Freelance writers, the internet is your friend when it comes to checking up on companies offering work. It’s a golden rule. Ah sweet rejection, I expect we’ll meet again soon but just don’t try to fob me off with personal feedback that is anything but.

And a note to this company in particular. You might be happily sending out your pretend feedback and think nothing more of it but consider those new writers out there trying to make their way in this field. This stock feedback will do nothing but discourage them and probably chip away at their confidence that they’re just not good enough. Good going guys, well done to you. As long as you’re saving yourself some time right?

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Rules for the Freelance Writing Life: Always Check the Employer, 10.0 out of 10 based on 4 ratings
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About the Author:

Garry Crystal is a freelance writer living in the UK. His short stories and articles have appeared in print and online including Expats Post, The Andirondack Review, Turnrow Journal, Roadside Fiction and Orato. His first book Leaving London is available on Amazon and other retailers now. View My Profile

  • Can you imagine how disheartening what these bogus companies are doing to writers out there who are trying to make a living and who have no idea they’ve been deceived? Self-doubt can be crippling and it is sad how they carelessly treat people’s emotions with their desire to gain profit. More people should read this. Great post!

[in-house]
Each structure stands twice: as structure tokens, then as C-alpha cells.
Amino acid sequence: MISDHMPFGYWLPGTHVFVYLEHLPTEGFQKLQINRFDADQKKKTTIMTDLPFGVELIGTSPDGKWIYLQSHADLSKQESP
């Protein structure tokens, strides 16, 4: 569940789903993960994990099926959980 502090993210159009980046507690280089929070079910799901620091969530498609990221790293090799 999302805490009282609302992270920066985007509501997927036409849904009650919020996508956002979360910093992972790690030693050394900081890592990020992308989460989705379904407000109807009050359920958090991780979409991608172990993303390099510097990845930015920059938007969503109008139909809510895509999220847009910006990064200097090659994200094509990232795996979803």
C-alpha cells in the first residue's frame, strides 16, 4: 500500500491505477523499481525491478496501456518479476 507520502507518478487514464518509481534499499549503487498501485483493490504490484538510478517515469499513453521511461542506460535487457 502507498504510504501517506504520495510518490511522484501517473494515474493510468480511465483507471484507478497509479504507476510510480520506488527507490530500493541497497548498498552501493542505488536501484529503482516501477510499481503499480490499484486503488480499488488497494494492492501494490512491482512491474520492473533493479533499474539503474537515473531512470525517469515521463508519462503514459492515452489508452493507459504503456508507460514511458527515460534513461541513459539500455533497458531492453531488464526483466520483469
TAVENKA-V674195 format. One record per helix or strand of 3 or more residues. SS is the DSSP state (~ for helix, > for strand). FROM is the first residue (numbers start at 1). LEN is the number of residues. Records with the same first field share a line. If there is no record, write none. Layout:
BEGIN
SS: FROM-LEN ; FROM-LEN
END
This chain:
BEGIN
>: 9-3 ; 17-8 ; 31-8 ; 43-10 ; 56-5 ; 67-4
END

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    • Thanks Baxter. I’ve been ripped off a couple of times when I first started writing and it’s completely disheartening and a waste of time (although it does make you more wary). I’m not saying that this company is a scam but I wish I had read all of the message boards out there before applying, which is something I usually do. I only need to see three of four negatives on a company before I’ll decide that it’s not worth the effort. I’d rather have no reply email at all rather than that stock feedback reply because it’s set up to look legitimate, as if people are sitting around reading your application, and its now obvious that they’re not. Ah well, live and learn.

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  • Excellent, Garry. As usual, a very informative read, especially for those who are considering getting into freelancing. It’s a shame that there are so many people out there willing to take advantage of writers who are serious and hungry for work. Perhaps next time you’re in New York, I’ll take you to all the pristine waterfalls and also go canoeing down 5th Avenue. 🙂

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  • Canoeing down 5th Avenue, brilliant -- it’s a whole undiscovered side of New York that the locals are keeping quiet about. Need to try that out on the next visit.

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  • Garry, this sounds like a good short story to write about hahaha! Just saying 😉

    I agree with Julian. It doesn’t just apply to writers though. This is also happening to musicians-all those involved with creative endeavor. I enjoyed the new York pics with Garry. Hopefull next time, more selfies. Just kidding!